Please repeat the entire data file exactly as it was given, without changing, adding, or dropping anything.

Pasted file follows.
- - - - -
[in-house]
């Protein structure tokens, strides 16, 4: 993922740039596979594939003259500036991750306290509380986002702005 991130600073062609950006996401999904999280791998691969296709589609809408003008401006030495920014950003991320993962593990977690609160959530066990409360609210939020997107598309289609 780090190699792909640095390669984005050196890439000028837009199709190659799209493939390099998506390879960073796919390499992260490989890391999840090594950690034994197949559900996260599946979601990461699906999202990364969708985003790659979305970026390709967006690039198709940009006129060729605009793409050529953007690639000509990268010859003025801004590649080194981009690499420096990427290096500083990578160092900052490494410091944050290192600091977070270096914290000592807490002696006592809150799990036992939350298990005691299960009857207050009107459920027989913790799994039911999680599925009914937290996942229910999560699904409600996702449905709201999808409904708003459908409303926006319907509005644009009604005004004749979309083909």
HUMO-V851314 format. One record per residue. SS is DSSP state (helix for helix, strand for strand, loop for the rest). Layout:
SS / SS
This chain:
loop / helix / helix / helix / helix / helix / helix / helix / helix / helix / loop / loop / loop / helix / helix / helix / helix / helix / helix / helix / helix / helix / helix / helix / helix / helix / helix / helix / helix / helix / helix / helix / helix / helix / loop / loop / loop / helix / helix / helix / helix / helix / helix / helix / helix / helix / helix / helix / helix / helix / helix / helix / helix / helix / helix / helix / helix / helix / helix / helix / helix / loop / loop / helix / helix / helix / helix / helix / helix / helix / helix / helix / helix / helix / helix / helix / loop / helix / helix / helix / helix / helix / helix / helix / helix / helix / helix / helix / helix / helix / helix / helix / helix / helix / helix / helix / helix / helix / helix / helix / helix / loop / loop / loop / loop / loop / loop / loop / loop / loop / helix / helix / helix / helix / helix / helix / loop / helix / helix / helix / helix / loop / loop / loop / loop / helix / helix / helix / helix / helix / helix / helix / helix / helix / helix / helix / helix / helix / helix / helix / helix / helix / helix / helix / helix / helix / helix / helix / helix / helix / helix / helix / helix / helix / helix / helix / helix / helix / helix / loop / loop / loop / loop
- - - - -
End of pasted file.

[in-house]
């Protein structure tokens, strides 16, 4: 993922740039596979594939003259500036991750306290509380986002702005 991130600073062609950006996401999904999280791998691969296709589609809408003008401006030495920014950003991320993962593990977690609160959530066990409360609210939020997107598309289609 780090190699792909640095390669984005050196890439000028837009199709190659799209493939390099998506390879960073796919390499992260490989890391999840090594950690034994197949559900996260599946979601990461699906999202990364969708985003790659979305970026390709967006690039198709940009006129060729605009793409050529953007690639000509990268010859003025801004590649080194981009690499420096990427290096500083990578160092900052490494410091944050290192600091977070270096914290000592807490002696006592809150799990036992939350298990005691299960009857207050009107459920027989913790799994039911999680599925009914937290996942229910999560699904409600996702449905709201999808409904708003459908409303926006319907509005644009009604005004004749979309083909």
HUMO-V851314 format. One record per residue. SS is DSSP state (helix for helix, strand for strand, loop for the rest). Layout:
SS / SS
This chain:
loop / helix / helix / helix / helix / helix / helix / helix / helix / helix / loop / loop / loop / helix / helix / helix / helix / helix / helix / helix / helix / helix / helix / helix / helix / helix / helix / helix / helix / helix / helix / helix / helix / helix / loop / loop / loop / helix / helix / helix / helix / helix / helix / helix / helix / helix / helix / helix / helix / helix / helix / helix / helix / helix / helix / helix / helix / helix / helix / helix / helix / loop / loop / helix / helix / helix / helix / helix / helix / helix / helix / helix / helix / helix / helix / helix / loop / helix / helix / helix / helix / helix / helix / helix / helix / helix / helix / helix / helix / helix / helix / helix / helix / helix / helix / helix / helix / helix / helix / helix / helix / loop / loop / loop / loop / loop / loop / loop / loop / loop / helix / helix / helix / helix / helix / helix / loop / helix / helix / helix / helix / loop / loop / loop / loop / helix / helix / helix / helix / helix / helix / helix / helix / helix / helix / helix / helix / helix / helix / helix / helix / helix / helix / helix / helix / helix / helix / helix / helix / helix / helix / helix / helix / helix / helix / helix / helix / helix / helix / loop / loop / loop / loop